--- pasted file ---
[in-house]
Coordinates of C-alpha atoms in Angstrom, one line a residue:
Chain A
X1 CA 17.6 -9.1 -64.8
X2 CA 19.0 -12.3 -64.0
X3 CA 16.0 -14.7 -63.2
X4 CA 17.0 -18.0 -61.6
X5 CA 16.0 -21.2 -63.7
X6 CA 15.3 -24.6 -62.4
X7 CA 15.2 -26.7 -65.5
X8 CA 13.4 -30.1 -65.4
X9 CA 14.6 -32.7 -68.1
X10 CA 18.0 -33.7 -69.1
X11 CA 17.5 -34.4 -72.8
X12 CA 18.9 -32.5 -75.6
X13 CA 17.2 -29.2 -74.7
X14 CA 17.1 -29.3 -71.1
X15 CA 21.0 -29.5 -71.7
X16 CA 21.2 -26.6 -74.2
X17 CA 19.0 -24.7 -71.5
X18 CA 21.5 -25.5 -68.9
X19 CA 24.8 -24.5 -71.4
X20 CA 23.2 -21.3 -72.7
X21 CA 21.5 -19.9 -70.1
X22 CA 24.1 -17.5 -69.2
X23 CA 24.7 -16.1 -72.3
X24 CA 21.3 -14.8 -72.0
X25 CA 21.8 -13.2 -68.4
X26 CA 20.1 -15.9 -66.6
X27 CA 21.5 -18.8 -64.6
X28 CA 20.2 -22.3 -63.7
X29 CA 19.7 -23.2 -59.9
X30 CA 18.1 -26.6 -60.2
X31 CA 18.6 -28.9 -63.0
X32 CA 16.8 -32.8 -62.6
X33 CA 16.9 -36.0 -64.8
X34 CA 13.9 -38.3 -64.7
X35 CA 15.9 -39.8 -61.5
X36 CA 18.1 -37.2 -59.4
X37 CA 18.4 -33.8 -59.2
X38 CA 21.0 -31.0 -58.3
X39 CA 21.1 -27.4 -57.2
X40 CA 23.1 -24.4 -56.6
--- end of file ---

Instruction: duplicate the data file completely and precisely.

[in-house]
Coordinates of C-alpha atoms in Angstrom, one line a residue:
Chain A
X1 CA 17.6 -9.1 -64.8
X2 CA 19.0 -12.3 -64.0
X3 CA 16.0 -14.7 -63.2
X4 CA 17.0 -18.0 -61.6
X5 CA 16.0 -21.2 -63.7
X6 CA 15.3 -24.6 -62.4
X7 CA 15.2 -26.7 -65.5
X8 CA 13.4 -30.1 -65.4
X9 CA 14.6 -32.7 -68.1
X10 CA 18.0 -33.7 -69.1
X11 CA 17.5 -34.4 -72.8
X12 CA 18.9 -32.5 -75.6
X13 CA 17.2 -29.2 -74.7
X14 CA 17.1 -29.3 -71.1
X15 CA 21.0 -29.5 -71.7
X16 CA 21.2 -26.6 -74.2
X17 CA 19.0 -24.7 -71.5
X18 CA 21.5 -25.5 -68.9
X19 CA 24.8 -24.5 -71.4
X20 CA 23.2 -21.3 -72.7
X21 CA 21.5 -19.9 -70.1
X22 CA 24.1 -17.5 -69.2
X23 CA 24.7 -16.1 -72.3
X24 CA 21.3 -14.8 -72.0
X25 CA 21.8 -13.2 -68.4
X26 CA 20.1 -15.9 -66.6
X27 CA 21.5 -18.8 -64.6
X28 CA 20.2 -22.3 -63.7
X29 CA 19.7 -23.2 -59.9
X30 CA 18.1 -26.6 -60.2
X31 CA 18.6 -28.9 -63.0
X32 CA 16.8 -32.8 -62.6
X33 CA 16.9 -36.0 -64.8
X34 CA 13.9 -38.3 -64.7
X35 CA 15.9 -39.8 -61.5
X36 CA 18.1 -37.2 -59.4
X37 CA 18.4 -33.8 -59.2
X38 CA 21.0 -31.0 -58.3
X39 CA 21.1 -27.4 -57.2
X40 CA 23.1 -24.4 -56.6